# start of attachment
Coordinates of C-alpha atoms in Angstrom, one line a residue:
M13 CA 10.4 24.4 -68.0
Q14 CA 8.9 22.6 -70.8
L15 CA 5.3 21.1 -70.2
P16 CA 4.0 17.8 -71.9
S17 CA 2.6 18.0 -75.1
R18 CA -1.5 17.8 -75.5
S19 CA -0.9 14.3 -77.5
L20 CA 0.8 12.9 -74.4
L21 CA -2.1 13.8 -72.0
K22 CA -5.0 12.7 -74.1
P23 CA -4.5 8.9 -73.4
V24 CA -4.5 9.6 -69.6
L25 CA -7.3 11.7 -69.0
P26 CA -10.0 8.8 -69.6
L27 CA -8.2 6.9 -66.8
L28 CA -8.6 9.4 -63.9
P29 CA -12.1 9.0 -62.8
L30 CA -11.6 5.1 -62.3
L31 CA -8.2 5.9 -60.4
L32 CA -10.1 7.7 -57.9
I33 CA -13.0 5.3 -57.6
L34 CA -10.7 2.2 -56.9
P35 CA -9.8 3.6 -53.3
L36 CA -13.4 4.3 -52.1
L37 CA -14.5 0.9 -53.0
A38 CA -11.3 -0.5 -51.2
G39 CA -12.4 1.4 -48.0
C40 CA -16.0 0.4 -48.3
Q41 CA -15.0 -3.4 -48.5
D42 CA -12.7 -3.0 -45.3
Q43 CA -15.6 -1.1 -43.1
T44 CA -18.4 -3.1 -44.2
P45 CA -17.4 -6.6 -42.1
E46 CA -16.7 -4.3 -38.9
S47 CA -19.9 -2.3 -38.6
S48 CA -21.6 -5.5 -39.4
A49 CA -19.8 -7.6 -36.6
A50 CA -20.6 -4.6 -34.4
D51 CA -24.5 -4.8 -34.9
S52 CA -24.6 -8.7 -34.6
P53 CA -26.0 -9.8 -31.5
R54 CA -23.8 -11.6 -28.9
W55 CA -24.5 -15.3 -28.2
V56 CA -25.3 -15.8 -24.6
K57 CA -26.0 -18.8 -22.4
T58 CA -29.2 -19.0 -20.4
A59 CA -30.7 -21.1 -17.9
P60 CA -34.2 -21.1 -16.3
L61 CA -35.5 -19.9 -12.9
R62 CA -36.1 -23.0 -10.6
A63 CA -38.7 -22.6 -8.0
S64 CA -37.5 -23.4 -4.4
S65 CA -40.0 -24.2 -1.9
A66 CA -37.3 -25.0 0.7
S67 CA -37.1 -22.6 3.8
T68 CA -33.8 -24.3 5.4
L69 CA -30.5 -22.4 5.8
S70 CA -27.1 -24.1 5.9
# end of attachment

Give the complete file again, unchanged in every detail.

Coordinates of C-alpha atoms in Angstrom, one line a residue:
M13 CA 10.4 24.4 -68.0
Q14 CA 8.9 22.6 -70.8
L15 CA 5.3 21.1 -70.2
P16 CA 4.0 17.8 -71.9
S17 CA 2.6 18.0 -75.1
R18 CA -1.5 17.8 -75.5
S19 CA -0.9 14.3 -77.5
L20 CA 0.8 12.9 -74.4
L21 CA -2.1 13.8 -72.0
K22 CA -5.0 12.7 -74.1
P23 CA -4.5 8.9 -73.4
V24 CA -4.5 9.6 -69.6
L25 CA -7.3 11.7 -69.0
P26 CA -10.0 8.8 -69.6
L27 CA -8.2 6.9 -66.8
L28 CA -8.6 9.4 -63.9
P29 CA -12.1 9.0 -62.8
L30 CA -11.6 5.1 -62.3
L31 CA -8.2 5.9 -60.4
L32 CA -10.1 7.7 -57.9
I33 CA -13.0 5.3 -57.6
L34 CA -10.7 2.2 -56.9
P35 CA -9.8 3.6 -53.3
L36 CA -13.4 4.3 -52.1
L37 CA -14.5 0.9 -53.0
A38 CA -11.3 -0.5 -51.2
G39 CA -12.4 1.4 -48.0
C40 CA -16.0 0.4 -48.3
Q41 CA -15.0 -3.4 -48.5
D42 CA -12.7 -3.0 -45.3
Q43 CA -15.6 -1.1 -43.1
T44 CA -18.4 -3.1 -44.2
P45 CA -17.4 -6.6 -42.1
E46 CA -16.7 -4.3 -38.9
S47 CA -19.9 -2.3 -38.6
S48 CA -21.6 -5.5 -39.4
A49 CA -19.8 -7.6 -36.6
A50 CA -20.6 -4.6 -34.4
D51 CA -24.5 -4.8 -34.9
S52 CA -24.6 -8.7 -34.6
P53 CA -26.0 -9.8 -31.5
R54 CA -23.8 -11.6 -28.9
W55 CA -24.5 -15.3 -28.2
V56 CA -25.3 -15.8 -24.6
K57 CA -26.0 -18.8 -22.4
T58 CA -29.2 -19.0 -20.4
A59 CA -30.7 -21.1 -17.9
P60 CA -34.2 -21.1 -16.3
L61 CA -35.5 -19.9 -12.9
R62 CA -36.1 -23.0 -10.6
A63 CA -38.7 -22.6 -8.0
S64 CA -37.5 -23.4 -4.4
S65 CA -40.0 -24.2 -1.9
A66 CA -37.3 -25.0 0.7
S67 CA -37.1 -22.6 3.8
T68 CA -33.8 -24.3 5.4
L69 CA -30.5 -22.4 5.8
S70 CA -27.1 -24.1 5.9